2004-2005 Research Centers, Laboratories, and Institutes
Natural language processing (NLP). Computer comprehension and generation of text (e.g., short stories, editorials, and dialogs). Related tasks include question answering, paraphrasing, and machine translation of natural language texts.
Cognitive modeling. Simulation of high-level cognitive functions, including representation of thought, machine learning, creativity and invention, planning and goal analysis, role of emotion in high-level cognition, modeling of human memory, argumentation and belief analysis, moral judgment and legal reasoning, naive physics, humor (e.g., irony), and abstract theme analysis.
Application of artificial neural network technology to modeling high-level cognitive tasks. Mechanisms include parallel distributed processing (PDP) approaches, tensor networks, self-organizing feature maps, recurrent backpropagation, localist spreading activation networks, and hybrid symbolic/neural models. Tasks include NLP, language acquisition, and "symbol grounding" (i.e., relating language to perceptual information).
Evolution of language and communication. Use of genetic algorithms (i.e., mutation and recombination of artificial genomes) to evolve populations of artificial neural networks that communicate and cooperate to accomplish survival-based tasks, such as mate-finding, food gathering, and nest construction.
Other AI faculty members within the Computer Science Department direct research in the areas of heuristic search and distributed AI, game playing, decision-making and Bayesian networks, neural modeling, machine vision, and expert systems.
Yoram Cohen (Chemical Engineering), Director; http://www.cerr.ucla.edu
The Center for Environmental Risk Reduction (CERR) is a multidisciplinary research center established in 1995. The objective of the center is to develop and evaluate risk reduction and pollution prevention technologies and strategies. The CERR focuses its research activities in a number of key areas such as
A.V. Balakrishnan (Electrical Engineering), Director ; Kenneth W. Iliff (Electrical Engineering), Associate Director ; http://fsrc.ee.ucla.edu
The Flight Systems Research Center, established in 1985 under a Memorandum-of-Agreement with the NASA Ames/Dryden Flight Research Facility, is devoted to interdisciplinary research in flight systems and related technologies. Faculty from the Atmospheric Sciences, Computer Science, Electrical Engineering, Mathematics, and Mechanical and Aerospace Engineering Departments are currently associated with the center. Current research projects include:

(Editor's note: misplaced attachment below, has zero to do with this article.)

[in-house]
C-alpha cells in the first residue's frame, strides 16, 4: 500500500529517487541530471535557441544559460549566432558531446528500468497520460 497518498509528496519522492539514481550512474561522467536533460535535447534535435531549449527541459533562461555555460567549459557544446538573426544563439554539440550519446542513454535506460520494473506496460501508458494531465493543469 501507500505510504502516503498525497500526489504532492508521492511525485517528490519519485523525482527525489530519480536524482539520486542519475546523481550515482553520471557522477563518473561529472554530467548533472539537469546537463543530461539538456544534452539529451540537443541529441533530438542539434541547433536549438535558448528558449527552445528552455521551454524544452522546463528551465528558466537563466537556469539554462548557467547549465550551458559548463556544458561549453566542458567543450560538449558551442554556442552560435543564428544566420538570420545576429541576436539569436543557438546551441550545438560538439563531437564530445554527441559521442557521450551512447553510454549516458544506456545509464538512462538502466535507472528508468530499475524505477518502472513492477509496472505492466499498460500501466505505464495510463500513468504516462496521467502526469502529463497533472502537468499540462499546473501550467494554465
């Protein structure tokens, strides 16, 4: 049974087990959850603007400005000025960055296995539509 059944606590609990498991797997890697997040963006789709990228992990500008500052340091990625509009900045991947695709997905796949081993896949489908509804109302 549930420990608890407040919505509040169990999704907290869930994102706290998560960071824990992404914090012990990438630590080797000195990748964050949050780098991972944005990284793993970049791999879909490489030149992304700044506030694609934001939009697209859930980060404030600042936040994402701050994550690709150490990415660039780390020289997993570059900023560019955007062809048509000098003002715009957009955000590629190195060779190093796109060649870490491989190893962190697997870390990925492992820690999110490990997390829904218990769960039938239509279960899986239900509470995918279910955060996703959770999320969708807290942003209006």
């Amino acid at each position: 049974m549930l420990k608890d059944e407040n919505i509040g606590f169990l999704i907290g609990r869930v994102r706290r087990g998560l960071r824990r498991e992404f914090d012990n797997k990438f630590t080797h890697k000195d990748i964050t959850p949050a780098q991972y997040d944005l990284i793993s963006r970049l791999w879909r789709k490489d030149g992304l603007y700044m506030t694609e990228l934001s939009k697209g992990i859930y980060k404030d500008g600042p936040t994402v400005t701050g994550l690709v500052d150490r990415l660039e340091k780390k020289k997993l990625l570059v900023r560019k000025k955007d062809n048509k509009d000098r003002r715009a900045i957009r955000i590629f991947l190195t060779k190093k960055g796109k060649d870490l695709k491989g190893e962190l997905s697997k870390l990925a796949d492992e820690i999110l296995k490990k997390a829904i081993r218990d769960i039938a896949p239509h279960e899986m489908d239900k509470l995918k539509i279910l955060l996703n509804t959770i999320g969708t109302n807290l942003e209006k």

Mohamed A. Abdou (Engineering) and Alfred Wong (Physics), Codirectors; http://www.ipfr.ucla.edu
The Institute of Plasma and Fusion Research is a UCLA organized research unit dedicated to research into plasma physics, fusion energy, and the applications of plasmas in other areas of science and engineering. Students, professional research staff, and faculty, generally working in groups, study basic laboratory plasmas, plasma/fusion confinement experiments, fusion engineering and nuclear technology, computer simulations and the theory of plasmas, advanced plasma diagnostic development, laser/plasma interactions, and the use of plasma in applications ranging from particle accelerators to the processing of materials and surfaces used in microelectronics or for coatings.
The institute and its members are affiliated with both the College of Letters and Science and the Henry Samueli School of Engineering and Applied Science. Faculty, staff, and students come from the Electrical Engineering, Mechanical and Aerospace Engineering, and Physics and Astronomy Departments.
Magnetic confinement fusion experiments include a tokamak machine, special confinement devices, and machines for basic plasma studies. Experiments have been built to simulate and study space plasmas and to investigate laser/plasma interactions as a means of accelerating particles for high-energy physics. Plasma sources are used in experiments to study plasma/material interactions research and as sources for the production of thin films and coatings. Theoretical and computer simulation research aims at understanding plasma behavior, ranging from plasmas in space to fusion plasmas. Fusion engineering activities include development of new diagnostics and RF power sources and the study of materials behavior, fusion nuclear technology, and fusion reactors.
Research in plasma physics and fusion energy is an exciting area of modern technology. Last year, UCLA's plasma and fusion programs received more than $12 million in research grants from several federal agencies, from the National Laboratories, and from industry. The largest amount of funding comes from the U.S. Department of Energy, but substantial resources are received from the National Science Foundation, NASA, and research offices of the U.S. Department of Defense.